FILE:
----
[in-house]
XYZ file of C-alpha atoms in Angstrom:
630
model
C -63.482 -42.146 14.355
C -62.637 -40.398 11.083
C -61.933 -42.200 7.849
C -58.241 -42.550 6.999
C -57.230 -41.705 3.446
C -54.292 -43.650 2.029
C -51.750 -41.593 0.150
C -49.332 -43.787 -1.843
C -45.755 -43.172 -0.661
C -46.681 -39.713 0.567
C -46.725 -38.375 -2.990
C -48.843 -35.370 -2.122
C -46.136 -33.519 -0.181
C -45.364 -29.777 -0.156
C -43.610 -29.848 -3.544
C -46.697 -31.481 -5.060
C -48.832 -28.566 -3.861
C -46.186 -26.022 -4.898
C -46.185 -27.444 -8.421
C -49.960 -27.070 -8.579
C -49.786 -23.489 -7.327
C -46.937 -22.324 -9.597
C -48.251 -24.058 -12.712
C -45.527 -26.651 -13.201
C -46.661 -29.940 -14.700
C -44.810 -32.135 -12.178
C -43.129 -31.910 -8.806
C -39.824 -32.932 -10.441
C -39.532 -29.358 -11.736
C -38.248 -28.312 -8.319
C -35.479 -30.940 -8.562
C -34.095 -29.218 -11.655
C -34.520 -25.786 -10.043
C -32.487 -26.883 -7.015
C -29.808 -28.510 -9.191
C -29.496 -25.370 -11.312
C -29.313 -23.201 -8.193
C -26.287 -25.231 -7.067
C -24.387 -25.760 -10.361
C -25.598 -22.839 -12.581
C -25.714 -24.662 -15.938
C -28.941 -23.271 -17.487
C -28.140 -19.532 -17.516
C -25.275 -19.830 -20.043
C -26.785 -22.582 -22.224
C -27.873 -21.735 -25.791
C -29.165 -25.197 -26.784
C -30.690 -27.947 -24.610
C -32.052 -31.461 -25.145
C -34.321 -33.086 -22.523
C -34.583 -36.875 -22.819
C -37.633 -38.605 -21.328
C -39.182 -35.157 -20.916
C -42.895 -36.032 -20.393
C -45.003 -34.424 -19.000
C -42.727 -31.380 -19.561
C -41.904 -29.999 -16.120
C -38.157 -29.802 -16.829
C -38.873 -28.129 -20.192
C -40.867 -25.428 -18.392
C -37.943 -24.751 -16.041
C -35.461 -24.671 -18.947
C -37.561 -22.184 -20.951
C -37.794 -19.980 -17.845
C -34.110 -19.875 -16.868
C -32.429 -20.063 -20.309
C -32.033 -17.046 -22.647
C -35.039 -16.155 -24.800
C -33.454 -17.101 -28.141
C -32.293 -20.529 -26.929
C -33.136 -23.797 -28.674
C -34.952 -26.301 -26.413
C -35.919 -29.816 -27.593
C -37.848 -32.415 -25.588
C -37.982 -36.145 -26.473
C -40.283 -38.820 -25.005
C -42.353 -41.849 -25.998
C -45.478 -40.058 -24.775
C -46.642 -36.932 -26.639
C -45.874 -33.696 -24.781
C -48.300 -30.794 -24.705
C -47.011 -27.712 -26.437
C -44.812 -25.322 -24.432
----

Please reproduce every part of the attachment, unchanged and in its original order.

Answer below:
[in-house]
XYZ file of C-alpha atoms in Angstrom:
630
model
C -63.482 -42.146 14.355
C -62.637 -40.398 11.083
C -61.933 -42.200 7.849
C -58.241 -42.550 6.999
C -57.230 -41.705 3.446
C -54.292 -43.650 2.029
C -51.750 -41.593 0.150
C -49.332 -43.787 -1.843
C -45.755 -43.172 -0.661
C -46.681 -39.713 0.567
C -46.725 -38.375 -2.990
C -48.843 -35.370 -2.122
C -46.136 -33.519 -0.181
C -45.364 -29.777 -0.156
C -43.610 -29.848 -3.544
C -46.697 -31.481 -5.060
C -48.832 -28.566 -3.861
C -46.186 -26.022 -4.898
C -46.185 -27.444 -8.421
C -49.960 -27.070 -8.579
C -49.786 -23.489 -7.327
C -46.937 -22.324 -9.597
C -48.251 -24.058 -12.712
C -45.527 -26.651 -13.201
C -46.661 -29.940 -14.700
C -44.810 -32.135 -12.178
C -43.129 -31.910 -8.806
C -39.824 -32.932 -10.441
C -39.532 -29.358 -11.736
C -38.248 -28.312 -8.319
C -35.479 -30.940 -8.562
C -34.095 -29.218 -11.655
C -34.520 -25.786 -10.043
C -32.487 -26.883 -7.015
C -29.808 -28.510 -9.191
C -29.496 -25.370 -11.312
C -29.313 -23.201 -8.193
C -26.287 -25.231 -7.067
C -24.387 -25.760 -10.361
C -25.598 -22.839 -12.581
C -25.714 -24.662 -15.938
C -28.941 -23.271 -17.487
C -28.140 -19.532 -17.516
C -25.275 -19.830 -20.043
C -26.785 -22.582 -22.224
C -27.873 -21.735 -25.791
C -29.165 -25.197 -26.784
C -30.690 -27.947 -24.610
C -32.052 -31.461 -25.145
C -34.321 -33.086 -22.523
C -34.583 -36.875 -22.819
C -37.633 -38.605 -21.328
C -39.182 -35.157 -20.916
C -42.895 -36.032 -20.393
C -45.003 -34.424 -19.000
C -42.727 -31.380 -19.561
C -41.904 -29.999 -16.120
C -38.157 -29.802 -16.829
C -38.873 -28.129 -20.192
C -40.867 -25.428 -18.392
C -37.943 -24.751 -16.041
C -35.461 -24.671 -18.947
C -37.561 -22.184 -20.951
C -37.794 -19.980 -17.845
C -34.110 -19.875 -16.868
C -32.429 -20.063 -20.309
C -32.033 -17.046 -22.647
C -35.039 -16.155 -24.800
C -33.454 -17.101 -28.141
C -32.293 -20.529 -26.929
C -33.136 -23.797 -28.674
C -34.952 -26.301 -26.413
C -35.919 -29.816 -27.593
C -37.848 -32.415 -25.588
C -37.982 -36.145 -26.473
C -40.283 -38.820 -25.005
C -42.353 -41.849 -25.998
C -45.478 -40.058 -24.775
C -46.642 -36.932 -26.639
C -45.874 -33.696 -24.781
C -48.300 -30.794 -24.705
C -47.011 -27.712 -26.437
C -44.812 -25.322 -24.432